Garcilaso de la Vega (1539–1616) was a mestizo writer who left Peru for Spain as a young man and, after a long life, wrote a sympathetic history of the Inka. In his words, his history was meant "to pay the debt that I owed my country and to my maternal ancestors." Garcilaso's mother was the granddaughter of Tupac Inka Yupanqui, and first cousin to Atahualpa, who ruled Cuzco at the time of the Spanish conquest. His father was first a conquistador, and later became a high–ranking official in the Viceroyal government. As a child, Garcilaso received the education that an elite Spanish boy living in Cuzco would have, as well as learning, first hand, about Peru's Inca past in the household of his mother. His work, Commentarios reales de los Incas, was published in 1609, and in it he enshrines his boyhood memories. Because so few accounts of the Inkas were published before the 19th century, Garcilaso's memories became canonical history.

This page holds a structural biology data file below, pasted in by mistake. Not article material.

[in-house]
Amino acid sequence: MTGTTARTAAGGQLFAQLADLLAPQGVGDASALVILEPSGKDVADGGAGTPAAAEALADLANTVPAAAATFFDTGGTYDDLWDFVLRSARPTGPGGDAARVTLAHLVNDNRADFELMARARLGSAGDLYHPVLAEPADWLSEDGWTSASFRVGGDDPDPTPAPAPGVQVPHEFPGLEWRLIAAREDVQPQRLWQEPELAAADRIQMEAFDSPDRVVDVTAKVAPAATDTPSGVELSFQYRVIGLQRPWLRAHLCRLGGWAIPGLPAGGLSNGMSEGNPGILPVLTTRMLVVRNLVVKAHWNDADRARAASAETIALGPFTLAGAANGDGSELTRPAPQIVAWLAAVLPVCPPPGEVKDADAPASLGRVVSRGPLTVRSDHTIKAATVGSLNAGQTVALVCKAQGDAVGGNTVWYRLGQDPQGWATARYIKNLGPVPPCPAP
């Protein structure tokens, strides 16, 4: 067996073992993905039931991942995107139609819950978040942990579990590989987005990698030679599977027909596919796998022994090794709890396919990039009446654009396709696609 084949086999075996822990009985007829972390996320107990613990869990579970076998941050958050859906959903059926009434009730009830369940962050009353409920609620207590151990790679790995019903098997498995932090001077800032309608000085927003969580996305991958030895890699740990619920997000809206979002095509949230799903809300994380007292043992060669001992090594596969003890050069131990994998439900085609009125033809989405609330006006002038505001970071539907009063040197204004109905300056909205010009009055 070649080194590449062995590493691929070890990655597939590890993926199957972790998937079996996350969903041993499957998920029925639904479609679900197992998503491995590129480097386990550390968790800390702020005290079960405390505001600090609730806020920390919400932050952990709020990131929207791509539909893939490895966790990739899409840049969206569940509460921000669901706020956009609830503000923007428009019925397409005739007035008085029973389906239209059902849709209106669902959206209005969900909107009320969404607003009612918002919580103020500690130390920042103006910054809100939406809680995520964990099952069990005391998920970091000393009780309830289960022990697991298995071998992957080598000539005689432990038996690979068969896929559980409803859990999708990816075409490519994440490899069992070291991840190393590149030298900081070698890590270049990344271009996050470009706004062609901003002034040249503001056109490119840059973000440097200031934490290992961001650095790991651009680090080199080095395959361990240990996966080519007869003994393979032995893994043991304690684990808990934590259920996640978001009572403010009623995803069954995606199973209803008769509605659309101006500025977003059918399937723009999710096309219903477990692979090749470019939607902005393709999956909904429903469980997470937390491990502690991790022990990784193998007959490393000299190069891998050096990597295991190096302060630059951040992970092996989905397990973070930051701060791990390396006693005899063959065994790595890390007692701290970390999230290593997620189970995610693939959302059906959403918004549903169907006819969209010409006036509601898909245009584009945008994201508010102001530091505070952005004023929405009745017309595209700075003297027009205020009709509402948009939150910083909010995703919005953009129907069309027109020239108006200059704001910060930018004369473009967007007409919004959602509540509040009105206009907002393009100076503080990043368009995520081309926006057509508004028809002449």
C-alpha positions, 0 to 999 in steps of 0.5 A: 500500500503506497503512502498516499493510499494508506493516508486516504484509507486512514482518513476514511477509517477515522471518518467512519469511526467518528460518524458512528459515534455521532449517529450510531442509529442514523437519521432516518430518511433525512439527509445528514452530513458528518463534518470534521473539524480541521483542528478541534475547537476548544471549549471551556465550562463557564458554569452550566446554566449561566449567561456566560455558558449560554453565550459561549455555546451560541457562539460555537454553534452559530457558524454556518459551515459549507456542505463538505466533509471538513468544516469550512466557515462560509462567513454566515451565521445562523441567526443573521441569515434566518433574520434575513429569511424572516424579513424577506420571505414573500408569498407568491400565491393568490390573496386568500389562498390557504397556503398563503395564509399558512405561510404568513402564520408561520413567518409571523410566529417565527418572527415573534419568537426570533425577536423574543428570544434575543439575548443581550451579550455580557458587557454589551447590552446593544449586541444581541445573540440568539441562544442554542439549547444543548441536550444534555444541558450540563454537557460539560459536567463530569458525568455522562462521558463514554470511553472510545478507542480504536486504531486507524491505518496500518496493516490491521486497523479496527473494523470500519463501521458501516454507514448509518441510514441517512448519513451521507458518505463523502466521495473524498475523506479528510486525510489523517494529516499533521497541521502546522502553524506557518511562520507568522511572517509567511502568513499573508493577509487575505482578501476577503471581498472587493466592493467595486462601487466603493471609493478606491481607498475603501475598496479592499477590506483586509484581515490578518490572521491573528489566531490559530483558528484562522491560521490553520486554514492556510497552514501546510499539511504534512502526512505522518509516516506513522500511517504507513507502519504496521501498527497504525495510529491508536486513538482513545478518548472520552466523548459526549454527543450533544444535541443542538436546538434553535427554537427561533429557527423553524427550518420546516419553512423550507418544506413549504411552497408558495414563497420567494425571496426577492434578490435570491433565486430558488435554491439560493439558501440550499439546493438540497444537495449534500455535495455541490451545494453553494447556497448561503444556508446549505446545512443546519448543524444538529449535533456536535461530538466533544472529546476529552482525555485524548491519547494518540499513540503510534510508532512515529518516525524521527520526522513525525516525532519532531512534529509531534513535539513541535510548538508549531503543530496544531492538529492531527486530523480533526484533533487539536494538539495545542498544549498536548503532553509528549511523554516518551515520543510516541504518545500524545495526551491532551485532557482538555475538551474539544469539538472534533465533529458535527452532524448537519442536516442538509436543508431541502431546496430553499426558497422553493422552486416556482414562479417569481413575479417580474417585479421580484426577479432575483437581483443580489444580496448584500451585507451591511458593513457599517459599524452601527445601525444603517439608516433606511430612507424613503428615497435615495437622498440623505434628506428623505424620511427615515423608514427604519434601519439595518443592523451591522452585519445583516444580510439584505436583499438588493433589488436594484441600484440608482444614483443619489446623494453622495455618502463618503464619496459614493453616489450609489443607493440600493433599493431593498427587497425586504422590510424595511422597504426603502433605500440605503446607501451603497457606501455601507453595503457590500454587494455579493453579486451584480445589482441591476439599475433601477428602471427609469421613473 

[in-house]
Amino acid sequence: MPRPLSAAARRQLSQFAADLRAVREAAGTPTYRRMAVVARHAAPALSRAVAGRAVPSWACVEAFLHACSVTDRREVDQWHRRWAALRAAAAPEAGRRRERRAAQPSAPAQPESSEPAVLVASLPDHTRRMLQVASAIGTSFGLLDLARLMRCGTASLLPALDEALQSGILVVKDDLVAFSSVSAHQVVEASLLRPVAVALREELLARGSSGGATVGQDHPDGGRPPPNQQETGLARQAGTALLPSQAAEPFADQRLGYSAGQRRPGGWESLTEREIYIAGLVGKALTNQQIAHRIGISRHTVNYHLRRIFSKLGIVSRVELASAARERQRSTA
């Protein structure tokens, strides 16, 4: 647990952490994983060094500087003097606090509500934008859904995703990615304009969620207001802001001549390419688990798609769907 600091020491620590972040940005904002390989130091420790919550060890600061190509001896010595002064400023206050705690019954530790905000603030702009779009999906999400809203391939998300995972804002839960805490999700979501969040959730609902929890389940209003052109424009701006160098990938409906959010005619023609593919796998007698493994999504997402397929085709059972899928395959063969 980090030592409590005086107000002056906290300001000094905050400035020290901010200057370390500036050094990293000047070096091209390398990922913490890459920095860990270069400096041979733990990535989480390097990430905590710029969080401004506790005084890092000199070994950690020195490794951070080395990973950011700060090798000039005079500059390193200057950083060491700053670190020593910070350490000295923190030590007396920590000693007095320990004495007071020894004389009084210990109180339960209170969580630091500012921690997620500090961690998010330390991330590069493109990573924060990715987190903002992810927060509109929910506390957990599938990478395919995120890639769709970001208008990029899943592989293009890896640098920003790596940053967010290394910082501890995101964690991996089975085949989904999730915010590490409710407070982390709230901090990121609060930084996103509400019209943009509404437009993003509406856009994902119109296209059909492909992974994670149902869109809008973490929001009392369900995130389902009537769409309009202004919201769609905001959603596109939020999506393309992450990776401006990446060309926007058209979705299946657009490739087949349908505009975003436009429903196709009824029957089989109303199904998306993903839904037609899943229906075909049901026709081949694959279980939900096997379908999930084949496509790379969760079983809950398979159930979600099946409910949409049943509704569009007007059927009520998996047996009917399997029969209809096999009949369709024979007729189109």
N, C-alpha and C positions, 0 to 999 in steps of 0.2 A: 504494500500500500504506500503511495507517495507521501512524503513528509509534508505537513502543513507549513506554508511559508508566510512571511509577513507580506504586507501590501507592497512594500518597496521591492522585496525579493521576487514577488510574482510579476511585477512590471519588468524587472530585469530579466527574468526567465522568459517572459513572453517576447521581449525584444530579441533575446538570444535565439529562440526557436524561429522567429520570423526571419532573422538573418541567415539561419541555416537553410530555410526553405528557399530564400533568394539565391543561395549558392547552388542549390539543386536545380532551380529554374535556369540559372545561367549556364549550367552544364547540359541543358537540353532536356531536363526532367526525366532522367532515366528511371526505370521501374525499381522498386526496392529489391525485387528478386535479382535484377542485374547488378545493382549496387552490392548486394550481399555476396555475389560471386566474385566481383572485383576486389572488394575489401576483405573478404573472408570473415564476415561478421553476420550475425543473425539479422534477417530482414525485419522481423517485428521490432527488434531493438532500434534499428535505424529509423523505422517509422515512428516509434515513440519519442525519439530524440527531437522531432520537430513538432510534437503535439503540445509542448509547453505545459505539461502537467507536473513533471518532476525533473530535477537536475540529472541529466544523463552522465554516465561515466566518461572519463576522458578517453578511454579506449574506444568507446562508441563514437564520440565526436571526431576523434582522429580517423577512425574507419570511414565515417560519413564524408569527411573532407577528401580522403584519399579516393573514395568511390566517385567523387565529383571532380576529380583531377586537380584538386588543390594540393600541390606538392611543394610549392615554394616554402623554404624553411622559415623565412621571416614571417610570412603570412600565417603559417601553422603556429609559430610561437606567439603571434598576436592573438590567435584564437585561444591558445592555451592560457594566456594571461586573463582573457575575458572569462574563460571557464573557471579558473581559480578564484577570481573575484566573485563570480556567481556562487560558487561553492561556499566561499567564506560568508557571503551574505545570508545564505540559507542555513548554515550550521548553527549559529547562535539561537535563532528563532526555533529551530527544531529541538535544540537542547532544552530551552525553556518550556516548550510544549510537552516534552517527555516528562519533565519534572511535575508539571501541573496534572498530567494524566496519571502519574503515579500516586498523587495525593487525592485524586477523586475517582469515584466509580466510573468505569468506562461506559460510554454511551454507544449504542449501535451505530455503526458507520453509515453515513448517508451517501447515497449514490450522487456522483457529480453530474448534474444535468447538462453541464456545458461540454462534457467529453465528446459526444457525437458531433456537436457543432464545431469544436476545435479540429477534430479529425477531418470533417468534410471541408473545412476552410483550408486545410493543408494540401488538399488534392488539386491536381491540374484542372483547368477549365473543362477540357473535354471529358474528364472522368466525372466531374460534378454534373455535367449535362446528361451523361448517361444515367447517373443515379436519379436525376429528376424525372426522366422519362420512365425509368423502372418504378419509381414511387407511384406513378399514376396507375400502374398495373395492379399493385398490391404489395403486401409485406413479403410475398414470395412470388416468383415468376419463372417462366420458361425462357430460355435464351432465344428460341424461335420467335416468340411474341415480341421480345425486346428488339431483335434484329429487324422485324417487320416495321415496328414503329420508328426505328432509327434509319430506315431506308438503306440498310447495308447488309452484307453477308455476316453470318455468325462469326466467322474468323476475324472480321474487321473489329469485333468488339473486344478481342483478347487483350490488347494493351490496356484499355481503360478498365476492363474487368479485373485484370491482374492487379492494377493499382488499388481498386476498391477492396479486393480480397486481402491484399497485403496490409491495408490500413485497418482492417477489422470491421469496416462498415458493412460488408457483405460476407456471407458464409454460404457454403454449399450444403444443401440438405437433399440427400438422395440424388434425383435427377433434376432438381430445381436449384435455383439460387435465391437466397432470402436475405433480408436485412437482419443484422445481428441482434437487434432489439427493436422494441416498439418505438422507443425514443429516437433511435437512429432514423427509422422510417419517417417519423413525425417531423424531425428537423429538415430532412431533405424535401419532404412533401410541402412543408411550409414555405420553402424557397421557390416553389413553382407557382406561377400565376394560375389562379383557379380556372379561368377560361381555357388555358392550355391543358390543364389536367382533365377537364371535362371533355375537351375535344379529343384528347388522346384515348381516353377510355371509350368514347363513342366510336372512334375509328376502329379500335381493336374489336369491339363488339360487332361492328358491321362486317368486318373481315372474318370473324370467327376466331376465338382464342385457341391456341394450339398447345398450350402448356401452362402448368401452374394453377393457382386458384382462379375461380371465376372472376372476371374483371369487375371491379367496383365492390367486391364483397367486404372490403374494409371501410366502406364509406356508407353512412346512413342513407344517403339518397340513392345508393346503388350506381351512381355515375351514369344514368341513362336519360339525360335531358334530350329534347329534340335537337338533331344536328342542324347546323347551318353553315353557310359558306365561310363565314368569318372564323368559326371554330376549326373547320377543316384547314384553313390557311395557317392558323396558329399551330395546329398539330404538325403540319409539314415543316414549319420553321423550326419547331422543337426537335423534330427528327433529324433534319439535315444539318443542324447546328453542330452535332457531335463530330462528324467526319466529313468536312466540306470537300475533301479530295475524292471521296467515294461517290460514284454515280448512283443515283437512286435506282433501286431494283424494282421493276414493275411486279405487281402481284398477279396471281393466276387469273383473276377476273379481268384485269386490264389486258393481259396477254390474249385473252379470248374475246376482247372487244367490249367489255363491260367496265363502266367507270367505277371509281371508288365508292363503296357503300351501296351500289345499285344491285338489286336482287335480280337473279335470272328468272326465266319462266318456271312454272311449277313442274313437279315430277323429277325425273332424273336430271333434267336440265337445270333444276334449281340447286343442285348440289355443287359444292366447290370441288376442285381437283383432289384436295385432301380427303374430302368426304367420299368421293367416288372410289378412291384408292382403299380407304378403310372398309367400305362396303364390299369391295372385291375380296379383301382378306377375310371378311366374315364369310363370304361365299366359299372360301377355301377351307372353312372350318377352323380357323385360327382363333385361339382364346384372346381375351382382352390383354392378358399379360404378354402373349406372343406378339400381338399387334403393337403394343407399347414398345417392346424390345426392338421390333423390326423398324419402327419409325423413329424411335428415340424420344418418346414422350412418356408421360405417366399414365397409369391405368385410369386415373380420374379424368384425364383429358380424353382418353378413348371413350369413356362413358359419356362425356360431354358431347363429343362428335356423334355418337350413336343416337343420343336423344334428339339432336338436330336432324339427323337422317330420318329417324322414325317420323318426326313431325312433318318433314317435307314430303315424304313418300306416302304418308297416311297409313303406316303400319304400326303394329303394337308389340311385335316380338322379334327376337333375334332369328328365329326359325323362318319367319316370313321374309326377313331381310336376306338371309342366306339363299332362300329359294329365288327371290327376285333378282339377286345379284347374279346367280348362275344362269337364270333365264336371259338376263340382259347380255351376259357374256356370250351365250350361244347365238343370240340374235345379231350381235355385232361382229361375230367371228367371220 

This excerpt describes the sophisticated sumptuary laws of the Inka empire, which were used to distinguish both among the Inka of different ranks and social classes and among the different non–Inka ethnic groups that peopled the Inka empire. Garcilaso's account attributes them to Manco Capac, who, as Garcilaso tells it, founded the Inka empire sometime in the 11th century, and established its basic laws. While the codes were certainly in place by the early sixteenth century, whether they were 500 years old, and whether a historical figure named Manco Capac ever existed to promulgate them, is far from certain today. But Garcilaso's aim was to emphasize the long–standing rational order of this empire, produced by a stable ruling dynasty and marked by visual codes of dress and ornament. He thus shaped a history that stood in contradistinction to other accounts circulating in Europe that emphasized the barbaric nature of pre–Hispanic empires like the Inka. See an image of Inka rulers in the Vistas Gallery.